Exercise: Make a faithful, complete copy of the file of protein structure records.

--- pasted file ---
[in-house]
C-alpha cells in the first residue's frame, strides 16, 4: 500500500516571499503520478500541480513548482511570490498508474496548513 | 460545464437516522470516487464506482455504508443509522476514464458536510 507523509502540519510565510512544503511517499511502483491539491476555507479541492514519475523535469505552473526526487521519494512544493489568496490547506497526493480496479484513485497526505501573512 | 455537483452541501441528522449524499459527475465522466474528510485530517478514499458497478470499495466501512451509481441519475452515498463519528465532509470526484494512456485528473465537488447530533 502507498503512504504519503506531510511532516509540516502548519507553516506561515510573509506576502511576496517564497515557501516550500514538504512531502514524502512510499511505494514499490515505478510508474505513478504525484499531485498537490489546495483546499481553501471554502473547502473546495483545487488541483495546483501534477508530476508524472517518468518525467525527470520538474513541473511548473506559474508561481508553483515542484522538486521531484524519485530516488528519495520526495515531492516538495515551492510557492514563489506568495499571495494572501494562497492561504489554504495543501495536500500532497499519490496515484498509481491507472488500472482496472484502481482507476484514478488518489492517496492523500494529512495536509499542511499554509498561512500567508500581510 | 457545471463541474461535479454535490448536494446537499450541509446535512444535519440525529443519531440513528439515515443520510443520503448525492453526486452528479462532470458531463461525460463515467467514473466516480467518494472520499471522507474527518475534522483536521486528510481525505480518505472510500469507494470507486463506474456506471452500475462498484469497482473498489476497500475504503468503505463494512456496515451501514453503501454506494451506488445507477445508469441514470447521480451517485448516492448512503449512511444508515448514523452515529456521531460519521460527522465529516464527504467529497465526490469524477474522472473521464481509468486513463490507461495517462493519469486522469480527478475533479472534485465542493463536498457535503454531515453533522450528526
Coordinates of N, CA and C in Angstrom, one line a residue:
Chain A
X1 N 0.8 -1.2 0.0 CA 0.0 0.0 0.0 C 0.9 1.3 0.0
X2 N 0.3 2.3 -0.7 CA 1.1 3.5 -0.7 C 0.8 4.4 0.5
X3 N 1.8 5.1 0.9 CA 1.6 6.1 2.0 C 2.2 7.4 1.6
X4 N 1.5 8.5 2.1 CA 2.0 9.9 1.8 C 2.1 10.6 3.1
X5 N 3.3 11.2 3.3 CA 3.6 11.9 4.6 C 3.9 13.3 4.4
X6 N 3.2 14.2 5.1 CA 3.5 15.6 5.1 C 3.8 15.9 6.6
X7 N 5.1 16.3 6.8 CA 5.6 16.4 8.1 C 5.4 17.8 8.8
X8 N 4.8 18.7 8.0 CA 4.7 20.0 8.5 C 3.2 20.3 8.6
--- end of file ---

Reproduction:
[in-house]
C-alpha cells in the first residue's frame, strides 16, 4: 500500500516571499503520478500541480513548482511570490498508474496548513 | 460545464437516522470516487464506482455504508443509522476514464458536510 507523509502540519510565510512544503511517499511502483491539491476555507479541492514519475523535469505552473526526487521519494512544493489568496490547506497526493480496479484513485497526505501573512 | 455537483452541501441528522449524499459527475465522466474528510485530517478514499458497478470499495466501512451509481441519475452515498463519528465532509470526484494512456485528473465537488447530533 502507498503512504504519503506531510511532516509540516502548519507553516506561515510573509506576502511576496517564497515557501516550500514538504512531502514524502512510499511505494514499490515505478510508474505513478504525484499531485498537490489546495483546499481553501471554502473547502473546495483545487488541483495546483501534477508530476508524472517518468518525467525527470520538474513541473511548473506559474508561481508553483515542484522538486521531484524519485530516488528519495520526495515531492516538495515551492510557492514563489506568495499571495494572501494562497492561504489554504495543501495536500500532497499519490496515484498509481491507472488500472482496472484502481482507476484514478488518489492517496492523500494529512495536509499542511499554509498561512500567508500581510 | 457545471463541474461535479454535490448536494446537499450541509446535512444535519440525529443519531440513528439515515443520510443520503448525492453526486452528479462532470458531463461525460463515467467514473466516480467518494472520499471522507474527518475534522483536521486528510481525505480518505472510500469507494470507486463506474456506471452500475462498484469497482473498489476497500475504503468503505463494512456496515451501514453503501454506494451506488445507477445508469441514470447521480451517485448516492448512503449512511444508515448514523452515529456521531460519521460527522465529516464527504467529497465526490469524477474522472473521464481509468486513463490507461495517462493519469486522469480527478475533479472534485465542493463536498457535503454531515453533522450528526
Coordinates of N, CA and C in Angstrom, one line a residue:
Chain A
X1 N 0.8 -1.2 0.0 CA 0.0 0.0 0.0 C 0.9 1.3 0.0
X2 N 0.3 2.3 -0.7 CA 1.1 3.5 -0.7 C 0.8 4.4 0.5
X3 N 1.8 5.1 0.9 CA 1.6 6.1 2.0 C 2.2 7.4 1.6
X4 N 1.5 8.5 2.1 CA 2.0 9.9 1.8 C 2.1 10.6 3.1
X5 N 3.3 11.2 3.3 CA 3.6 11.9 4.6 C 3.9 13.3 4.4
X6 N 3.2 14.2 5.1 CA 3.5 15.6 5.1 C 3.8 15.9 6.6
X7 N 5.1 16.3 6.8 CA 5.6 16.4 8.1 C 5.4 17.8 8.8
X8 N 4.8 18.7 8.0 CA 4.7 20.0 8.5 C 3.2 20.3 8.6